|Laura Wilson: Telling Lies to Alice|
Delacorte Press (Hardcover), ISBN 0385335806
Alice Jones thought the past was gone and dead when she moved to a cottage in rural England. Spending her days caring for her animals, Alice hangs in an emotional limbo. After the suicide of her fiancÚ, Lenny, half of a famous comedic duo, Alice welcomes a life devoid of passion, sex or men. But she suffers from dreams -- nightmares -- of a skeleton dressed in a bunny costume trapped forever in a car at the bottom of a lake.
When newspaper clippings appear in her mailbox with no return address, her private life in the secluded country transforms from peaceful to sinister. Then Jack, Lenny's partner, arrives unbidden on her doorstep, and Alice's carefully constructed country life unravels and her memories flood back.
Told through Alice's eyes, interweaving her memories of her golden days with Lenny, Telling Lies to Alice offers a unique and compelling story with dreamlike qualities. Alice's previous life as Bunny Alice, a bunny costume-clad hostess at a gentlemen's club, reveals itself through Alice's collection of Lenny's belongings in her attic. Her love for the gentle alcoholic remains sweet, even after his years of unfaithfulness and the eventual decline that led to his suicide.
From the moment Jack arrives, Alice suspects he lacks a firm grip on reality. He drinks too much, hides her mail from her and regularly loses his temper. Jack's story unfolds, revealing a dead daughter, old grudges, deep guilt and violence beyond Alice's imagining. As she struggles to piece together a years-old puzzle, Jack holds Alice hostage and makes a last desperate attempt to maintain his dignity.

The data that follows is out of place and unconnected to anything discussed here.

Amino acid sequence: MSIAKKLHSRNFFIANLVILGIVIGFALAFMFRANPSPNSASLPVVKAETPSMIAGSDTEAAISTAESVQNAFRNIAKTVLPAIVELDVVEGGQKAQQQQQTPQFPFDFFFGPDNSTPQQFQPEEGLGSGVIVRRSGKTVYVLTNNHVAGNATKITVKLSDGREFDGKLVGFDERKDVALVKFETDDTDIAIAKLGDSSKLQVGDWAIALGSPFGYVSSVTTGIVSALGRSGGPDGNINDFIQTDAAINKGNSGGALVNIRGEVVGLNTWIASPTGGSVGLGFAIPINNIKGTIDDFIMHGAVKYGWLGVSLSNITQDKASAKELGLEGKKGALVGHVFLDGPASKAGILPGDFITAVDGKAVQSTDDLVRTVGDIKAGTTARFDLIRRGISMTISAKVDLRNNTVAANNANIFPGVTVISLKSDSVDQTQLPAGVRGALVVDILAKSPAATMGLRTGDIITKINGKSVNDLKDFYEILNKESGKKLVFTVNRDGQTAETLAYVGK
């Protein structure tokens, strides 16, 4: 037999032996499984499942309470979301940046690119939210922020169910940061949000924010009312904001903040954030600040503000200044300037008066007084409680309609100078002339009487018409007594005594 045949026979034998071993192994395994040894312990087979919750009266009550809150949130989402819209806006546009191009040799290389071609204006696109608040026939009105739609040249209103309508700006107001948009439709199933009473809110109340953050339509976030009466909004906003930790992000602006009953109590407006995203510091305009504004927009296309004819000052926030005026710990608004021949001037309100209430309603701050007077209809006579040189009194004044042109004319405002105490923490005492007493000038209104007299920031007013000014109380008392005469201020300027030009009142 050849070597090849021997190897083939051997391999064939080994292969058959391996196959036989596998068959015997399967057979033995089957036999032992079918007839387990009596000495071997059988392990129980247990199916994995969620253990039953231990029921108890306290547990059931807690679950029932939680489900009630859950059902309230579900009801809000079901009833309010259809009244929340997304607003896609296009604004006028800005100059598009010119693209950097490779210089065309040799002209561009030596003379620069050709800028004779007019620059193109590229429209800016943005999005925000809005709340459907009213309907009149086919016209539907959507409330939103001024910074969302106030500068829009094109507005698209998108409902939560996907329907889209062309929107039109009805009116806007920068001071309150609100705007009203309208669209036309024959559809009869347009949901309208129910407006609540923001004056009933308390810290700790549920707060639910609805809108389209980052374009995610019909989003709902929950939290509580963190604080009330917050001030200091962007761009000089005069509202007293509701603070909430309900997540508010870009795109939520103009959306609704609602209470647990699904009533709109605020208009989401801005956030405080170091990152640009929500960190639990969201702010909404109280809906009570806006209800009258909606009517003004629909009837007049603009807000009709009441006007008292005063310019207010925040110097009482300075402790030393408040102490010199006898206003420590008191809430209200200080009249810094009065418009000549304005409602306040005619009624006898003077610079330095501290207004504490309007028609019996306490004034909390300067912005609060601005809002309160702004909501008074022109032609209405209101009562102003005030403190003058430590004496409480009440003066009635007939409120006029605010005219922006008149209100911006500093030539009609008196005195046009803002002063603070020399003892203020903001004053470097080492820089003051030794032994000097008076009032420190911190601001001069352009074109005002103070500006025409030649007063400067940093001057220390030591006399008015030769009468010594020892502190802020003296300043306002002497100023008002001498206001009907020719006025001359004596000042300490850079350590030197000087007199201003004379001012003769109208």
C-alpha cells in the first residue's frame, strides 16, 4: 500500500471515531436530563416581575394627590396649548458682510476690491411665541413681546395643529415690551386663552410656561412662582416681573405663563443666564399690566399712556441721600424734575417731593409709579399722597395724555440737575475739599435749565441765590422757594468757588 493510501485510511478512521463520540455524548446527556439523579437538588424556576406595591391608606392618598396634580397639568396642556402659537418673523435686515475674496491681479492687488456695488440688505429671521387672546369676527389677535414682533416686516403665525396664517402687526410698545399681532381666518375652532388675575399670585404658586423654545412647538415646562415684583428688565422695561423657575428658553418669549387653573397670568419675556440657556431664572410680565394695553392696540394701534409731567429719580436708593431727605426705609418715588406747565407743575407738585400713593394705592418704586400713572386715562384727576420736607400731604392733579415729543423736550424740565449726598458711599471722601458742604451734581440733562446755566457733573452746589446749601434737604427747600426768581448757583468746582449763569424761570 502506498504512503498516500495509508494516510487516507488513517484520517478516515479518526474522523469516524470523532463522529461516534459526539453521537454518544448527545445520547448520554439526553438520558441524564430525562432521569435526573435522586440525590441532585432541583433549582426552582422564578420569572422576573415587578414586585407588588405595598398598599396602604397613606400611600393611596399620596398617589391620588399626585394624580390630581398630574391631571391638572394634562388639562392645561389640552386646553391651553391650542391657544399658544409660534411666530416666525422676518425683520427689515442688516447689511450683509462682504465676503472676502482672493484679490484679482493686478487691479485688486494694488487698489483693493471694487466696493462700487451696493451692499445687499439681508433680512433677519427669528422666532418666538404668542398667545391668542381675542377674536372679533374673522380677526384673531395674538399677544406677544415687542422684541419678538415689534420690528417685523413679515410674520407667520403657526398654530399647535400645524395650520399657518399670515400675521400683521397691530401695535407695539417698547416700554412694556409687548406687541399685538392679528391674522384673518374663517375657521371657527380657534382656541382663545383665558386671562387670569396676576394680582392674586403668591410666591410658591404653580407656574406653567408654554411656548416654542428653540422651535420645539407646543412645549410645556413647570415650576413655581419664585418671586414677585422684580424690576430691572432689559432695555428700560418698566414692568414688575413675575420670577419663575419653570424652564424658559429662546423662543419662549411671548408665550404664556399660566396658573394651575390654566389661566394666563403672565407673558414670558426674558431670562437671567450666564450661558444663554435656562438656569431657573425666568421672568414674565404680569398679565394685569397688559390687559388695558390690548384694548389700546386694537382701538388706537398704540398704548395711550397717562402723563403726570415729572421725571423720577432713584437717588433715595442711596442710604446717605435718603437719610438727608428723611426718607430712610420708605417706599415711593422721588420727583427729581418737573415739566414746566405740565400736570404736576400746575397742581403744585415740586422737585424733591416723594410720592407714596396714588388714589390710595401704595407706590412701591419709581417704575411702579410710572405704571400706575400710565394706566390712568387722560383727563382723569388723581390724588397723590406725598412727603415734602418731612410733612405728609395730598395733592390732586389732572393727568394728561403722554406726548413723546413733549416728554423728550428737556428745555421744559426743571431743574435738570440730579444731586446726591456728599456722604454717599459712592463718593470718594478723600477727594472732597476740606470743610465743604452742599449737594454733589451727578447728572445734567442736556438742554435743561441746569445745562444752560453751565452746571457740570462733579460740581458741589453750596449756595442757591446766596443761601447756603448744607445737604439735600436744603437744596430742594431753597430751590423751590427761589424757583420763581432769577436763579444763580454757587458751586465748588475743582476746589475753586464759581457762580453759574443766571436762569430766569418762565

Wilson deftly draws the decadent lives of the comedic team and those who orbit around them. Spinning a near-endless whirl of women and parties, booze and pills and colossal mistakes, Lenny and Jack's careers took off while their personal lives took a dive into oblivion. Never forgetting that what has become commonplace in 2004 created insuperable scandal in the 1960s, Wilson successfully drops herself back in time to a world where celebrity alcoholism and publicized impropriety meant career suicide.
Alice's melancholy life and deep introspection into both her current situation and her former life as Bunny Alice elicits sympathy from readers. Weak and tormented, Alice simply tries to piece together a life from disconnected and broken parts. Several times she says that life is lived forward, but only understood in reverse. Alice herself struggles courageously to understand her life.
Wilson portrays her characters with skill and aplomb. They display depth, flaws and understandable failings. Jack's slide into madness receives a skilled and light touch, and Wilson never slips into caricature or sentimentality. Well worth the read, this book lingers on after the last page.
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